The rest of the papers that Anthy gave me had information, incidental or otherwise, on the Duelists. Miki appeared on several personal websites as this or that friend, mentor, tutor, helper... he did so much for so many people. He'd graduated the year before from the University of Tokyo with a Master's degree in mathematics and had gone to Oxford for his doctorate. Juri was a detective in the National Police Agency; Saionji, a pilot in the JASDF; Touga, a vice president in the Hong Kong divison of his father's company. Nanami was taking a few years off, apparently travelling, before attending college. Kozue, Tsuwabuki, Shiori, and Wakaba had dropped into obscurity so dense that even Anthy couldn't find mention of them online.
I finally finished rifling through the papers and sat back on the couch, thinking. What would we do? The best thing I could think of was to storm into Ohtori and rescue whoever he was using. But somehow, we had to make sure that he couldn't get anyone else to take the vacant position of the Rose Bride. I knew that whatever we did, it involved walking into the dragon's mouth.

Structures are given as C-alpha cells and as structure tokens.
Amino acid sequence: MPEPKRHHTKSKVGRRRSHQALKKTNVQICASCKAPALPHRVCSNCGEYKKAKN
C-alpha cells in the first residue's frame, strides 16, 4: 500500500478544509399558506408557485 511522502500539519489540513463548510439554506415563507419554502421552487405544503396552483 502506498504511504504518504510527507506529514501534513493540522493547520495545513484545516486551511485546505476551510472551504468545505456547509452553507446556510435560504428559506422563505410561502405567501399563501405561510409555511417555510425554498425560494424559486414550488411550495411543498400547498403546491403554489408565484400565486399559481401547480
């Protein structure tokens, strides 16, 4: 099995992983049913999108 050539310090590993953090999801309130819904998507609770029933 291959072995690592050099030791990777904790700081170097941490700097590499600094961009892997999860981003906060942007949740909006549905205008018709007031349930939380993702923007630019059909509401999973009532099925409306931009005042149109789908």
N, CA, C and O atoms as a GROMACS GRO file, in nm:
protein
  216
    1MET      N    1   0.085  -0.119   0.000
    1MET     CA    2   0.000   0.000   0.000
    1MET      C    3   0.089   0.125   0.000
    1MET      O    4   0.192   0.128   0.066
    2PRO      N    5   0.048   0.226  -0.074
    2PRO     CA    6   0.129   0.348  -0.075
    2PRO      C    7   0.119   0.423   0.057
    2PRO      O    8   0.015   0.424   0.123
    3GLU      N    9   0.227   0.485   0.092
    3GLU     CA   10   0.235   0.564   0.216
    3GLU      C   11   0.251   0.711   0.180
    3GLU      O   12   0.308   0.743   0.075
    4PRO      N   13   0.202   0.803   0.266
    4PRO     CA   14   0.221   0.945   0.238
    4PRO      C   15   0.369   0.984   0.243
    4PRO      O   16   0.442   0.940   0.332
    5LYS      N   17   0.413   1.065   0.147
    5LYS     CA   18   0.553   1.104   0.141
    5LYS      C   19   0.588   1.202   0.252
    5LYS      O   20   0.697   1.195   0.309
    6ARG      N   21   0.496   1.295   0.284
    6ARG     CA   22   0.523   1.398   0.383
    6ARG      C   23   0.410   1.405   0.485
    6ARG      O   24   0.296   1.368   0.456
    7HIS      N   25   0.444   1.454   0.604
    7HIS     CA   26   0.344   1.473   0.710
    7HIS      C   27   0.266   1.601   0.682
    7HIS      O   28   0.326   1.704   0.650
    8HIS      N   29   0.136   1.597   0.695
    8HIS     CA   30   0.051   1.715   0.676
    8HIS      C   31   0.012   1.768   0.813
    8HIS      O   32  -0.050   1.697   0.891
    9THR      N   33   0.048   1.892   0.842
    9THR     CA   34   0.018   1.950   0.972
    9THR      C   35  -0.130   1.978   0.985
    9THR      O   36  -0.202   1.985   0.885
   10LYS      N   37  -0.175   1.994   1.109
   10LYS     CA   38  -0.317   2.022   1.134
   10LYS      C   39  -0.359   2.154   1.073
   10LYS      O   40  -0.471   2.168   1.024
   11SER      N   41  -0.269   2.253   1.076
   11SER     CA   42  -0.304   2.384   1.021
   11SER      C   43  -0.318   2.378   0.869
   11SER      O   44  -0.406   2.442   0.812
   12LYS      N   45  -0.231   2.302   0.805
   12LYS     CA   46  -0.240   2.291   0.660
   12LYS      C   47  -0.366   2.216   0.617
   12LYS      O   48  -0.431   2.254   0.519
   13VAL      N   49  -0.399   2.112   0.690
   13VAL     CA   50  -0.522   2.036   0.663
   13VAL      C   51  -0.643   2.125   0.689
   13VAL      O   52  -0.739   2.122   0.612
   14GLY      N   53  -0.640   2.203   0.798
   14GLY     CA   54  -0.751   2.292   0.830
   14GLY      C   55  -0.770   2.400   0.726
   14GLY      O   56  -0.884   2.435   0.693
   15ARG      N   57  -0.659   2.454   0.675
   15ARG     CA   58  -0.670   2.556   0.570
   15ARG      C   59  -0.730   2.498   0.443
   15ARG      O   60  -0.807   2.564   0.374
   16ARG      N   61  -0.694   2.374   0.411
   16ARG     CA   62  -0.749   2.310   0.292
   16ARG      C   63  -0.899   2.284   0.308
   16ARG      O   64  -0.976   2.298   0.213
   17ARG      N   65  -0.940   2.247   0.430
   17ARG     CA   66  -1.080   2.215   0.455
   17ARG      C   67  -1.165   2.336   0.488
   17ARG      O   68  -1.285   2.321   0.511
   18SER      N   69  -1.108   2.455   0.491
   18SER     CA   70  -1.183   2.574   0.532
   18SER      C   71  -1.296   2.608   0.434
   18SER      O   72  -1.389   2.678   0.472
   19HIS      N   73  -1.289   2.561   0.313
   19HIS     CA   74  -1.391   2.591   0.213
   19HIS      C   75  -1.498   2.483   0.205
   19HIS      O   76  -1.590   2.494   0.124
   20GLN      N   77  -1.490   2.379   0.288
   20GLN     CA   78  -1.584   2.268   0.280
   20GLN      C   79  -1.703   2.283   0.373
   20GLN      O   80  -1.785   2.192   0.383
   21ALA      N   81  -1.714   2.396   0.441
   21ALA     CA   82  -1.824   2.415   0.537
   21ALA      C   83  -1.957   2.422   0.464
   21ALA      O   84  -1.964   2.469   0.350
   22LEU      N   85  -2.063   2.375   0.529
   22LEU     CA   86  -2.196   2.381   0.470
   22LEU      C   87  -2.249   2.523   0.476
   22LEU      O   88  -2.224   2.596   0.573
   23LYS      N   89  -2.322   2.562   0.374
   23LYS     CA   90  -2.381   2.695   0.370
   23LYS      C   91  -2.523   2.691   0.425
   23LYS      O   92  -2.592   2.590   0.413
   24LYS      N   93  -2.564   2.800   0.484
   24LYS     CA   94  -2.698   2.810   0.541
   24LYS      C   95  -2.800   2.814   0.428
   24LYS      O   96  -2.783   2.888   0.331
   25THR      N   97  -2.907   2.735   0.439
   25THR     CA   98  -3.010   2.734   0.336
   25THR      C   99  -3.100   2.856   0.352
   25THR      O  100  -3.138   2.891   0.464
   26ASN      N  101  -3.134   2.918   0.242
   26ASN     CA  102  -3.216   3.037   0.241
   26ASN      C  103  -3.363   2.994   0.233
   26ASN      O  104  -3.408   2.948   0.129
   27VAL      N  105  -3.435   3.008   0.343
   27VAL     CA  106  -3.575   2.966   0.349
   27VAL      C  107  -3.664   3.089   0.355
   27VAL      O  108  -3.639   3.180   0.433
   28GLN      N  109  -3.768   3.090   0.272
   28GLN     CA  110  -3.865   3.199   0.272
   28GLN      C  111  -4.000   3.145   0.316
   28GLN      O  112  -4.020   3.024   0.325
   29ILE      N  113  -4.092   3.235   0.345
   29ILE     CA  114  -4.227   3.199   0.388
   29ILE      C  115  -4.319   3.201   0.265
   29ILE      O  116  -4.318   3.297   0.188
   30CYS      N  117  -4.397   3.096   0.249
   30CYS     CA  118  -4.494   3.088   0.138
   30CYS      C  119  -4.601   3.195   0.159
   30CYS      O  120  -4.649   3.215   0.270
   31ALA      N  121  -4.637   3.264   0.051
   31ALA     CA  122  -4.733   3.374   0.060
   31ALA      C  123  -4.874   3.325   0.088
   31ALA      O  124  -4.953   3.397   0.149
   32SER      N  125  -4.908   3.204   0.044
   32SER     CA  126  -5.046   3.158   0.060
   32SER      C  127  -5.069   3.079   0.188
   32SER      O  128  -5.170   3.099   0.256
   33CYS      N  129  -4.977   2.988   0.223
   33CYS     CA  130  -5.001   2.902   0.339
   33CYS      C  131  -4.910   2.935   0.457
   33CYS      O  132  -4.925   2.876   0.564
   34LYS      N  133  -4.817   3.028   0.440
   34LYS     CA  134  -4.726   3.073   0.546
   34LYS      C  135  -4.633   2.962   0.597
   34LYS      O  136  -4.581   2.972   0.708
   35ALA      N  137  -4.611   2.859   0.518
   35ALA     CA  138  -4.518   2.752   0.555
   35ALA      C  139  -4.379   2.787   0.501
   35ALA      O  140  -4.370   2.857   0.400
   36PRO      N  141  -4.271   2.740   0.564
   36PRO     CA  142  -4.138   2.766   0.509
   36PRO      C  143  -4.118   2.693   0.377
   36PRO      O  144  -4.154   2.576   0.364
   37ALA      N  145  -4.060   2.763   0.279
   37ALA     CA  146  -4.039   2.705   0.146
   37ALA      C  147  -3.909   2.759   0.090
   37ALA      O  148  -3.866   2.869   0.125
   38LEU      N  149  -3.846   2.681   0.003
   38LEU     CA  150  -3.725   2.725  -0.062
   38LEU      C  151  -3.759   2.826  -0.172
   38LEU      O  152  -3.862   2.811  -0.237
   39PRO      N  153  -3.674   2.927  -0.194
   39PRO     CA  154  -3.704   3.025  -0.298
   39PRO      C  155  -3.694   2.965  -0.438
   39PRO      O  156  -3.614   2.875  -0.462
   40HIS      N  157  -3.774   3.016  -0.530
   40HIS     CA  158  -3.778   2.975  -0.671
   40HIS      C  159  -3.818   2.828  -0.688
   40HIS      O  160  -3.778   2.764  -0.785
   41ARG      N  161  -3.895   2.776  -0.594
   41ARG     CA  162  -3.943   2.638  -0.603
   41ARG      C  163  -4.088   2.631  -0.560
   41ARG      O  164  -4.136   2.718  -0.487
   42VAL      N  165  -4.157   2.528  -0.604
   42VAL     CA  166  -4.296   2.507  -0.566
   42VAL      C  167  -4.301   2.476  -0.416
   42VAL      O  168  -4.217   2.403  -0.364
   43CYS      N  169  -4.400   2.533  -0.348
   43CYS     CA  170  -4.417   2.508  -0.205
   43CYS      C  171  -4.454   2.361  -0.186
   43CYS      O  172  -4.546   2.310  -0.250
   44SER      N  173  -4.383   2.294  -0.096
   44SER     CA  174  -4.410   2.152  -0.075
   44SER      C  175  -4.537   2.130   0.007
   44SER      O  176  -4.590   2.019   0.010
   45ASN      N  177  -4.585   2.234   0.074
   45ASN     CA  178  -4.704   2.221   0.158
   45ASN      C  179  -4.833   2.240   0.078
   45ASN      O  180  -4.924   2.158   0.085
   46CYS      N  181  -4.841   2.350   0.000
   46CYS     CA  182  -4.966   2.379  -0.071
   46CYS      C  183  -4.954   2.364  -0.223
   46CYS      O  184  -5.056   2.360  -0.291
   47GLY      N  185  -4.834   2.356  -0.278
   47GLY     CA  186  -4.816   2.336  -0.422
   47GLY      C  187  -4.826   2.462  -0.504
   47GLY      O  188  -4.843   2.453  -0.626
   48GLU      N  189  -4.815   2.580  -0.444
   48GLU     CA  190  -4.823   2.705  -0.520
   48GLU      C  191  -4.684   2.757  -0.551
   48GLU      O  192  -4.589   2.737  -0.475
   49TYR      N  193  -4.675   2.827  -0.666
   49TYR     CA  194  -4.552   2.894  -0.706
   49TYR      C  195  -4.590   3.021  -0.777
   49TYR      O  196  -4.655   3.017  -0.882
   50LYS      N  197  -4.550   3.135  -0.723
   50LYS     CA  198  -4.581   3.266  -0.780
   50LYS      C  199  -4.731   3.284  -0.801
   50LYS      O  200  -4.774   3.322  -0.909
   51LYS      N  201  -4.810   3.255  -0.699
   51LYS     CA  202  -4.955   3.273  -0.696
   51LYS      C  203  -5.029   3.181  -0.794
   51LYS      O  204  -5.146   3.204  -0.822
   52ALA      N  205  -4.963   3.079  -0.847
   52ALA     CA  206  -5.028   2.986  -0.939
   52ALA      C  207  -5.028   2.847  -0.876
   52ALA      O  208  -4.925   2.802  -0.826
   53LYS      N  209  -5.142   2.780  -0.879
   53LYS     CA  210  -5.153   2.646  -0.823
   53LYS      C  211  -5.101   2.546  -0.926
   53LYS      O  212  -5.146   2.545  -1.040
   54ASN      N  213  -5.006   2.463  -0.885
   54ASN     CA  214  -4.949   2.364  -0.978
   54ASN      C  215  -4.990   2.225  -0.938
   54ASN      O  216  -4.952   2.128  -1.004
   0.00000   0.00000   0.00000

It had been six years since I played prince. A prince faces things herself, protects other people, saves the day and the world and everything else all by herself.
I'm not a prince any more, I thought, because I want someone to watch my back.
When I put my key into the lock, I could hear the wailing strains of David Bowie through the door. I smiled, even as I worried. Labyrinth became Anthy's favorite movie when we came to the States. Even though she'd seen it hundreds of times since then, she was sitting forward eagerly to catch every word from the time that Sarah begins her "Through dangers untold..." speech. I watched Anthy's lips follow every word, and at the end, her voice spilled out to join Sarah's:
"You have no power over me."